By all accounts, aging sucks. At its core it’s a process by which you systematically lose all that’s dear to you over a relatively lengthy period of time.
First you lose your innocence, which is a bummer. Then your hair goes. Next comes a time when you’re losing your keys on a daily basis, and eventually you’ve lost control of your bodily functions. Last but not least, your mortal coil is gone. There are undoubtedly some skipped steps in there, but those are the basics.
One of the places where we find ourselves observing aging the most closely is in professional sports. Because the athletes compete at such a high level, even the slightest effects of aging can rob them of their abilities in short order. Free agent contracts are often disastrous because of nothing more than the mundane aging process that affects all human beings.
As far as the New York Yankees are concerned, it is easy to see the effects of advancing years everywhere you look. Although the team is making some effort to get younger, this is still a club of relative greybeards, most of whom have seen much better days.
A perfect example is Carlos Beltran, who has gone from one of the best defensive players of his era in center field to a guy who ought to be playing out his career as a still-productive designated hitter. It’s a pretty stunning fall from grace in terms of defensive value provided, but it’s not unprecedented by any means. After all, the Yankees actual DH, Alex Rodriguez, used to be a Gold-Glove shortstop in his day.
The problem is that the way the Yankees are constructed, Beltran does not get an honorable discharge from playing in the field. Because the team has A-Rod, Mark Teixeira, and Greg Bird, they are committed to sticking him out in right field on a regular basis. In 2015, the results of that course of action were not good. According to Defensive Runs Saved, Beltran cost the Yankees 14 runs in the field—and even the more generous Ultimate Zone Rating pegged him at a -4.5.
At the age of 38, he simply can’t get to balls anymore. The chart below shows the plays he made in right in 2015:
Candidate One: “Beltran’s leaping snag”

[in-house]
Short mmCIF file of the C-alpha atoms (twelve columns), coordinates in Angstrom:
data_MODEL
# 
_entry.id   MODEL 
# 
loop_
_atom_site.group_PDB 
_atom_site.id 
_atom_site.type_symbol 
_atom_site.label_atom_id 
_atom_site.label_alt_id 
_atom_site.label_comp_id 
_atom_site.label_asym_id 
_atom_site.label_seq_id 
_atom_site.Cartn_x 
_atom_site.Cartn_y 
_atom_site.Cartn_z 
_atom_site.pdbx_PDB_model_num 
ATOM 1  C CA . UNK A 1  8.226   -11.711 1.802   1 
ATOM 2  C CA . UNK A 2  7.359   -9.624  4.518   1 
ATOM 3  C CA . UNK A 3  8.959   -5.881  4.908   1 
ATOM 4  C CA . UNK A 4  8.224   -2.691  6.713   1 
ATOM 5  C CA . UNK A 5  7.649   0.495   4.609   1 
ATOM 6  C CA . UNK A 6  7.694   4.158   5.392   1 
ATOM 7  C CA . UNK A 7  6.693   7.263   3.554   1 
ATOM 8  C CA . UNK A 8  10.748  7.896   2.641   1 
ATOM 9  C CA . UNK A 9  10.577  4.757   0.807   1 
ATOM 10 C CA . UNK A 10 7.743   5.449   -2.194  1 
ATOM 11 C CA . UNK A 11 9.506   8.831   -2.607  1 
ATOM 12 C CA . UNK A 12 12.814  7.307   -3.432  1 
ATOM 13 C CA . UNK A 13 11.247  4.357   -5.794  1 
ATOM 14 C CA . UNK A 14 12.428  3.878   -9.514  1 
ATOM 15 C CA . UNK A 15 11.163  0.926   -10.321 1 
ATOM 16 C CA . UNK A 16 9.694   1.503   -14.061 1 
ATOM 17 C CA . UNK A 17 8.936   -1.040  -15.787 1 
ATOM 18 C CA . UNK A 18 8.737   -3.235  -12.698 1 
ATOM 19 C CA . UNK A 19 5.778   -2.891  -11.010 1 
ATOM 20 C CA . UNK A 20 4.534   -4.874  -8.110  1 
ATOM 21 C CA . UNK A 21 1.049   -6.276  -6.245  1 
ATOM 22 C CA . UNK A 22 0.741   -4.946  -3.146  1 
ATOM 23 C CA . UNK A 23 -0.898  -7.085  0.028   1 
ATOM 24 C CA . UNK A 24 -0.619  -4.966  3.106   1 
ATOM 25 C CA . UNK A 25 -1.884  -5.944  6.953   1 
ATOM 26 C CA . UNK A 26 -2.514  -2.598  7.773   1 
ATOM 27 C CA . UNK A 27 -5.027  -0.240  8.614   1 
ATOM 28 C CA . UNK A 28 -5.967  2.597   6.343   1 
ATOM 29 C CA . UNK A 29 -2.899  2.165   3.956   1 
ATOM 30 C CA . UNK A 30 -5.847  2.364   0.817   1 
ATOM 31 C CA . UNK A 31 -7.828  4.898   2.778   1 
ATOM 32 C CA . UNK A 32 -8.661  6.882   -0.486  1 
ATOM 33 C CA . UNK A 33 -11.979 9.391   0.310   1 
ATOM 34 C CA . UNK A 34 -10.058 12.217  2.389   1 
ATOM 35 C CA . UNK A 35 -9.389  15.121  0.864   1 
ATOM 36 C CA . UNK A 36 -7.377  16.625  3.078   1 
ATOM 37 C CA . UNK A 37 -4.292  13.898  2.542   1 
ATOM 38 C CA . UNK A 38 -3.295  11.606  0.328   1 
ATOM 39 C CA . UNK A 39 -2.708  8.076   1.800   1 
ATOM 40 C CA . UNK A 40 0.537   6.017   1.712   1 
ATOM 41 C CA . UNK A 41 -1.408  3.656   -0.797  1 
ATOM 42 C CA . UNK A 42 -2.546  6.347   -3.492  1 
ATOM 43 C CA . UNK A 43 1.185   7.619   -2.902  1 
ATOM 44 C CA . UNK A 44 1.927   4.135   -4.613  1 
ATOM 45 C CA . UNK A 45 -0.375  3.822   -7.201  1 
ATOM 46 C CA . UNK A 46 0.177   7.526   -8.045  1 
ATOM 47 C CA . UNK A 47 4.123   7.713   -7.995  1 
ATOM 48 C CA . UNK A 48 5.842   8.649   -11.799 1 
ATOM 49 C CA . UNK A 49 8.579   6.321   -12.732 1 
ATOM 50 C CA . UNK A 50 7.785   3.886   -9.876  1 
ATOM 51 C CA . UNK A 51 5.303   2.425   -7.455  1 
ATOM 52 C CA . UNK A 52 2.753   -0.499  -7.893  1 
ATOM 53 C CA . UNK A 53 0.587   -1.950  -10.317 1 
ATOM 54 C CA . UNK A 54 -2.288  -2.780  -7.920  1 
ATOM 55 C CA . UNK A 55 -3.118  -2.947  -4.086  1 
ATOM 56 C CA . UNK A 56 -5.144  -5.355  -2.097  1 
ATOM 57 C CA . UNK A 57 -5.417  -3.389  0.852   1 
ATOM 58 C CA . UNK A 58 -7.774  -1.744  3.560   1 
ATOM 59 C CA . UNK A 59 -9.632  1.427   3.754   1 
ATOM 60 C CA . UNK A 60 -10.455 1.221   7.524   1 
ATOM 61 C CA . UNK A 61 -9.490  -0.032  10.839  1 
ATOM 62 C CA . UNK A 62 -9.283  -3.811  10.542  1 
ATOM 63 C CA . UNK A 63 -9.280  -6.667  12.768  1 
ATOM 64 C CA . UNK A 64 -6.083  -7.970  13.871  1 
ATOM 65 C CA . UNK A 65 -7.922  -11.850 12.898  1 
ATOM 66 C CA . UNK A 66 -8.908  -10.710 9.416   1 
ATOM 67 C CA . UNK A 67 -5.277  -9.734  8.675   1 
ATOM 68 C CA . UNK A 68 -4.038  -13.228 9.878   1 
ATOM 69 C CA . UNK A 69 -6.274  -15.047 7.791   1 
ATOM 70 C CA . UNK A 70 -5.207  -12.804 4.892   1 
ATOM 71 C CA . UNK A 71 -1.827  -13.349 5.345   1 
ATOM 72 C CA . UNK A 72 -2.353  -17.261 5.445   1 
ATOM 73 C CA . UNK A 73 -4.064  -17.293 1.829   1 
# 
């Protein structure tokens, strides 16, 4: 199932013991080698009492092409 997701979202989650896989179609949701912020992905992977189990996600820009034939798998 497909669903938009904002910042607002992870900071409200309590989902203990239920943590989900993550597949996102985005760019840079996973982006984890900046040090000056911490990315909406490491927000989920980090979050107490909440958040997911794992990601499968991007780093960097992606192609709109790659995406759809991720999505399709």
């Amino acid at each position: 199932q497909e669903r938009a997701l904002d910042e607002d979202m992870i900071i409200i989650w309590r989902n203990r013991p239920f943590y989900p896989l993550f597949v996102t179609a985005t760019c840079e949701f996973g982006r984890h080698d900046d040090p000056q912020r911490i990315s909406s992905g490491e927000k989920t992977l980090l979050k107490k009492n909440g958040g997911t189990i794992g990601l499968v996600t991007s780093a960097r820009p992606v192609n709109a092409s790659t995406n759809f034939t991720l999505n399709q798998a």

The title is promising because there is a level of impressiveness implied in the word “leaping”, unfortunately the catch itself underwhelms.
Beltran glides over to the ball and his “leap” can’t be more than a few inches high. He shows good awareness of where the wall is, but there’s not much else to see here.
Candidate Two: “Beltran makes diving catch to rob Lowrie”
Another very solid title, another disappointing play.
There is undoubtedly some nifty work here going to the ground, but the commentator specifically says there’s a “late jump” by Beltran and this is a play that is not hard to make. The 38-year-old made it hard with his poor jump and lack of speed.
Candidate Three: “Beltran’s nice grab, ends the frame”
This play is named a little more cautiously and context is probably more important here than the catch itself.
To be frank, there aren’t many major-league right fielders incapable of running in and make a basket catch at knee level. Highlight reel material this is not.
Candidate Four: “Beltran reaches up for a nice catch in right”
Another perfect deployment of the word “nice” to deflate expectations.
These type of catches are harder to make than it might appear, but the jump component here is pretty pitiful and this is not a catch that anyone is talking about the next day.
Candidate Five: “Beltran retires Betts with a nice catch”
Nice strikes again and it’s starting to feel almost patronizing to the old man at this point.
Beltran is apparently battling the lights here so there’s an added degree of difficulty, but you wouldn’t see this on Kevin Kiermaier’s top catches of the season.
Realistically speaking, that’s about it. MLB.com may have missed something, but those guys are pretty thorough and combined with the Inside Edge data it seems safe to say Beltran didn’t make a single special catch in 2015.
There’s not necessarily anything wrong with that, Beltran’s career has evolved to the point that he’s essentially a bat-only player. However, with aging superstars there’s always the hope that once in awhile they can demonstrate what made them great in their youth as they approach the end, even if the can’t do it with any kind of consistency.
Unfortunately, last season Beltran wasn’t able to do that, even once.
Lead photo courtesy of Noah K. Murray-USA TODAY Sports